A new rule on horse falls has led to confusion in the team chasing community, with many riders being completely unaware of the change.

After what team chase committee chairman Joe Cowen described as “some noticeable incidents”, all competitors must now retire after a horse fall, as defined on www.mfha.co.uk. This rule exists in eventing and has been the subject of hot debate in jump racing.

But at the recent Pytchley event, which took place a few days after the rule was published on the team chasing website and senior teams were notified by letter, a competitor in the open class remounted and continued after a crashing fall.

Captain of the successful Boring Gorings team Fred French has not fallen since the new rule was brought in, but told H&H he was unaware of the change.

Anita Hall of Bollocks To Blair said: “For the horse’s sake, it’s probably a very good rule. I just feel it has been implemented badly.”

Confusion remains over the definition of a fall. Emma Burton of the Cunning Stunts believes the rule would have knocked her out of the Badsworth event last season after her horse crumpled on landing.

She added: “Several of the teams at the Belvoir event had slip-ups on the flat after the heavy rain. Would they all have been stopped from continuing?”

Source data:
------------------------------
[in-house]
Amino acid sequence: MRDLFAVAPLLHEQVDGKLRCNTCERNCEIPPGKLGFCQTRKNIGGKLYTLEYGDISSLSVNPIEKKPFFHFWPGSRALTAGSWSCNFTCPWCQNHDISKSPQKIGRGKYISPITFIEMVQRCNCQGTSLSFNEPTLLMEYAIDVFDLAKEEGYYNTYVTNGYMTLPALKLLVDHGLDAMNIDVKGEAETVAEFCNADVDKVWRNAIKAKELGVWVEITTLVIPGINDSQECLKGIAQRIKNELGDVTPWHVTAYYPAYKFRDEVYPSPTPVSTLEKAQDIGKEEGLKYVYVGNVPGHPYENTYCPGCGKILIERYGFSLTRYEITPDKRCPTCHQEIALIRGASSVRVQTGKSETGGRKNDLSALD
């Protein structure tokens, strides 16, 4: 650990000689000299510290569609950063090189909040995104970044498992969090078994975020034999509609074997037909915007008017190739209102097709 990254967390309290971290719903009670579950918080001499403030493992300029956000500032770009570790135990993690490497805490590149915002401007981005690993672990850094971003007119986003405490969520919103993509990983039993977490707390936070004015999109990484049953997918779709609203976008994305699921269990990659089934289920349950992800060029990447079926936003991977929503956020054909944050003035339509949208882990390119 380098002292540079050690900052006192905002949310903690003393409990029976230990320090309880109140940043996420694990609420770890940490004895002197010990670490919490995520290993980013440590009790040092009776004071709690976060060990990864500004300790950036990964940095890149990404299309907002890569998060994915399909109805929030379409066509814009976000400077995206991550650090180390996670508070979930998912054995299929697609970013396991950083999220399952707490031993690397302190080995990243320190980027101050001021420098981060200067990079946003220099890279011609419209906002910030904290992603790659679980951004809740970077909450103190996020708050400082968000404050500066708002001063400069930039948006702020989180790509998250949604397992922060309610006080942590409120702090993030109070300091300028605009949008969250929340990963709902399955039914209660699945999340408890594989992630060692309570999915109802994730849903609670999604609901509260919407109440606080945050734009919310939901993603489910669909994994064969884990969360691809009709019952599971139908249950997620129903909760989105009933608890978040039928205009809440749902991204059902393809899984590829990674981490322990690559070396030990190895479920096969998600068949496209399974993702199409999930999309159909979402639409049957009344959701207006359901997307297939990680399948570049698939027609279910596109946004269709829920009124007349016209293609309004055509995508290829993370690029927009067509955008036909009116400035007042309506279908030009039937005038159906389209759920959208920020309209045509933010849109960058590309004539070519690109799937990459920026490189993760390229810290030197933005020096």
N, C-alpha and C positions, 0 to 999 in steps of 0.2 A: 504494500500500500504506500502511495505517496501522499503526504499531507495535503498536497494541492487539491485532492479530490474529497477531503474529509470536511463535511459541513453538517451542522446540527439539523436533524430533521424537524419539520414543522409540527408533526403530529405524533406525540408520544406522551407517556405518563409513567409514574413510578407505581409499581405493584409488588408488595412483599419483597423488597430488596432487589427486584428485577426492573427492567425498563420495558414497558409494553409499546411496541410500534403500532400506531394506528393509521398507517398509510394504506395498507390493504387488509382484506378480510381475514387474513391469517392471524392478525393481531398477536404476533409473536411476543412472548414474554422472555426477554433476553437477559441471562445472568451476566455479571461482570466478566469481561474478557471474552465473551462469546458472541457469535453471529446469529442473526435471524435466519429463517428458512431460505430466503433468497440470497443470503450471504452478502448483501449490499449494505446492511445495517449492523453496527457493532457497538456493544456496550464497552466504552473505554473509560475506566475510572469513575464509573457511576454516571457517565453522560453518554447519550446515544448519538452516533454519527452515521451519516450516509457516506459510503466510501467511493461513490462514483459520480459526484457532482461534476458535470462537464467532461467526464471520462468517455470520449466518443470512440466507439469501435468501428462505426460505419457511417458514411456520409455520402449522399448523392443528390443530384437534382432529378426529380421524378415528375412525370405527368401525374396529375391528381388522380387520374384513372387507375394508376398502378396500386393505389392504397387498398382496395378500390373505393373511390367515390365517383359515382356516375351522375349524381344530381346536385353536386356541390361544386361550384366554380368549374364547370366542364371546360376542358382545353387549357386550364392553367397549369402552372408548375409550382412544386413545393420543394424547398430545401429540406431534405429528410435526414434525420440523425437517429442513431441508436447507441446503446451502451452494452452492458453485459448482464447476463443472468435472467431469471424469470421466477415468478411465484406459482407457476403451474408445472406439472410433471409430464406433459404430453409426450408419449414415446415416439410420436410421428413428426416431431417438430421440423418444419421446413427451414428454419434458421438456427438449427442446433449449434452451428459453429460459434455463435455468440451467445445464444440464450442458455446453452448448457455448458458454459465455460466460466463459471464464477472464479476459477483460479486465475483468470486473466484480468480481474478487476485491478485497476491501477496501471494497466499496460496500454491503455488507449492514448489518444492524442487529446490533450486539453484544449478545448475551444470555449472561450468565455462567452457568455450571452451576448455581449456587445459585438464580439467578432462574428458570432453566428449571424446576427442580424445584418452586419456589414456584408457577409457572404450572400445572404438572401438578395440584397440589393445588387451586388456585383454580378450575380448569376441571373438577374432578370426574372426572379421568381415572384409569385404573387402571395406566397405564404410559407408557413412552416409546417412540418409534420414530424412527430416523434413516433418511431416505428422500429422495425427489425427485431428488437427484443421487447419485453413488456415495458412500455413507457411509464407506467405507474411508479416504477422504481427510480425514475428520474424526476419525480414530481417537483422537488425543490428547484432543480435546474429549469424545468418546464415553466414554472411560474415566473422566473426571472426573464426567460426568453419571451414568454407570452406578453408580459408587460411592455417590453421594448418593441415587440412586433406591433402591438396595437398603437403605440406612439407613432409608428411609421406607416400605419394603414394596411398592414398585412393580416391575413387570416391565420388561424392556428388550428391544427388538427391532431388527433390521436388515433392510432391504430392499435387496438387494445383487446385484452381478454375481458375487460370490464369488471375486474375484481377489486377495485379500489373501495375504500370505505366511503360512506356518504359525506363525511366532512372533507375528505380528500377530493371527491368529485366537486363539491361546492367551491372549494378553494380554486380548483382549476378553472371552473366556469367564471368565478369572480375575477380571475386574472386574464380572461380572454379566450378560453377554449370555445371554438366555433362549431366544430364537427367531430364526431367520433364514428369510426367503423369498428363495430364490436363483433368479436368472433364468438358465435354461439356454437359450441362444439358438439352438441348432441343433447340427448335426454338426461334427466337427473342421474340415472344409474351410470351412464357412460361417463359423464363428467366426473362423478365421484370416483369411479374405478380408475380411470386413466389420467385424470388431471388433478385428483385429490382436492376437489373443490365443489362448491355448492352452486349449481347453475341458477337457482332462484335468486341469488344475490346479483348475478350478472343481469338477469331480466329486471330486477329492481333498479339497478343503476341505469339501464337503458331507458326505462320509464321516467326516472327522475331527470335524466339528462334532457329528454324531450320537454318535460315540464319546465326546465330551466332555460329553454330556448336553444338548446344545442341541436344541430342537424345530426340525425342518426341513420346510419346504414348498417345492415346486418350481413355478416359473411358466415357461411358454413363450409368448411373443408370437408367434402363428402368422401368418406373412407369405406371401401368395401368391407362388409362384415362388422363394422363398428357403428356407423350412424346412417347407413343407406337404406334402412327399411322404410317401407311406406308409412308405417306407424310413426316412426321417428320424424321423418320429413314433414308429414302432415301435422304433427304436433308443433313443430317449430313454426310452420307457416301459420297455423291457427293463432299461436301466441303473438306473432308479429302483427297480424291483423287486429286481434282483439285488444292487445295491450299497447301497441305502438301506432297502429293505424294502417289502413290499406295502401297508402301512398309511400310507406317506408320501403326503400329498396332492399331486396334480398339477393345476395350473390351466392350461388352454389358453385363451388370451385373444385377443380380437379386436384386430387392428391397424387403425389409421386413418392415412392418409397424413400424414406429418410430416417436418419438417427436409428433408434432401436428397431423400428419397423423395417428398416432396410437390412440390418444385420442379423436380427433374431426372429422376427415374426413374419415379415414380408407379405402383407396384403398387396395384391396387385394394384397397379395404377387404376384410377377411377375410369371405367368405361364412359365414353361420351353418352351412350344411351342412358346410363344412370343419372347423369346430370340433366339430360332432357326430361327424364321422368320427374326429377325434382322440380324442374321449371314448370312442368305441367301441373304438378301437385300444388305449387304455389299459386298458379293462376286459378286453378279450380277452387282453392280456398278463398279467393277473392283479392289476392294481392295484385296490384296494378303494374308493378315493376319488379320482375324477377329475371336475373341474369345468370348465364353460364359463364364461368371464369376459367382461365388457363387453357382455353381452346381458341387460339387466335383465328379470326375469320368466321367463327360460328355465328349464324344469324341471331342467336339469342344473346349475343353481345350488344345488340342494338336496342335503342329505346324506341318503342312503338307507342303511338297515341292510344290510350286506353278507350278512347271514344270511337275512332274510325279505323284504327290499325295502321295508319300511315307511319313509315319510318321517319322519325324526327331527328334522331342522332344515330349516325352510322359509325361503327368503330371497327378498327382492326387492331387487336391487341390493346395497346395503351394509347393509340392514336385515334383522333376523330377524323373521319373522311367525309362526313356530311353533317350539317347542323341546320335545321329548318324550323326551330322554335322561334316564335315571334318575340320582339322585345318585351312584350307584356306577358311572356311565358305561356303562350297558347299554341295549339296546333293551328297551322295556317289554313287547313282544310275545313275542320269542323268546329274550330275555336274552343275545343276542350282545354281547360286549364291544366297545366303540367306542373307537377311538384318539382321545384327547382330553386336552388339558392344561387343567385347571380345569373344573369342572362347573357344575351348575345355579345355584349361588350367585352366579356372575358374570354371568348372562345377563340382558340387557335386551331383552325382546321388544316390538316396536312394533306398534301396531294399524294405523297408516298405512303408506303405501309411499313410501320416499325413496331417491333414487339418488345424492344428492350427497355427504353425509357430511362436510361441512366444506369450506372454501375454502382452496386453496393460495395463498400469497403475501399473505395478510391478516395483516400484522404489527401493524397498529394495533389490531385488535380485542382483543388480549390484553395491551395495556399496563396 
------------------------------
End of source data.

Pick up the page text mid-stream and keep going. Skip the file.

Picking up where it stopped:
But Mr Cowen defended the move.

“It isn’t ideal to introduce a new rule mid-season, but we didn’t want to wait until next summer,” he said. “Having discussed the matter, it would have been awful if a horse had been injured because we failed to act.”

He added that he felt the letter to the senior teams, the update on the team chase website and the use of notes in secretary’s tents were enough to alert riders of the rule.

Janet Trotter, organiser of last weekend’s Cotswold fixture, made special efforts to ensure that the rule was stuck to by posting notices in the secretary’s tent. The event’s ground jury was briefed to stop competitors if they were alerted to a horse fall, and one team was disqualified after review of video evidence.

  • This news report was first published in Horse & Hound (2 November, ’06)